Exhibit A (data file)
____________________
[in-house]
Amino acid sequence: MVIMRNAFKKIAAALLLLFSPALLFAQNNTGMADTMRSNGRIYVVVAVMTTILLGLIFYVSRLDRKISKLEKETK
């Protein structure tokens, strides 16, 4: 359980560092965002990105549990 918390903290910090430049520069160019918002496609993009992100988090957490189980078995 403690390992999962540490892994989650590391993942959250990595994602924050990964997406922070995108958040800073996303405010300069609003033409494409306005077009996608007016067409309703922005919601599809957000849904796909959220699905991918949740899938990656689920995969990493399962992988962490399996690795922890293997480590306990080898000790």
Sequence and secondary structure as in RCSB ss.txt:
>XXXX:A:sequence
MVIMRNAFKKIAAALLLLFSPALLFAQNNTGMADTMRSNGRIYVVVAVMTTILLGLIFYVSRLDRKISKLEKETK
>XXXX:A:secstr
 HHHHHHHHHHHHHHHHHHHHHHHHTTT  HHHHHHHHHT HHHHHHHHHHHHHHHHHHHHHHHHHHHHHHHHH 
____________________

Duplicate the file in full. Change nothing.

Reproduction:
[in-house]
Amino acid sequence: MVIMRNAFKKIAAALLLLFSPALLFAQNNTGMADTMRSNGRIYVVVAVMTTILLGLIFYVSRLDRKISKLEKETK
């Protein structure tokens, strides 16, 4: 359980560092965002990105549990 918390903290910090430049520069160019918002496609993009992100988090957490189980078995 403690390992999962540490892994989650590391993942959250990595994602924050990964997406922070995108958040800073996303405010300069609003033409494409306005077009996608007016067409309703922005919601599809957000849904796909959220699905991918949740899938990656689920995969990493399962992988962490399996690795922890293997480590306990080898000790």
Sequence and secondary structure as in RCSB ss.txt:
>XXXX:A:sequence
MVIMRNAFKKIAAALLLLFSPALLFAQNNTGMADTMRSNGRIYVVVAVMTTILLGLIFYVSRLDRKISKLEKETK
>XXXX:A:secstr
 HHHHHHHHHHHHHHHHHHHHHHHHTTT  HHHHHHHHHT HHHHHHHHHHHHHHHHHHHHHHHHHHHHHHHHH 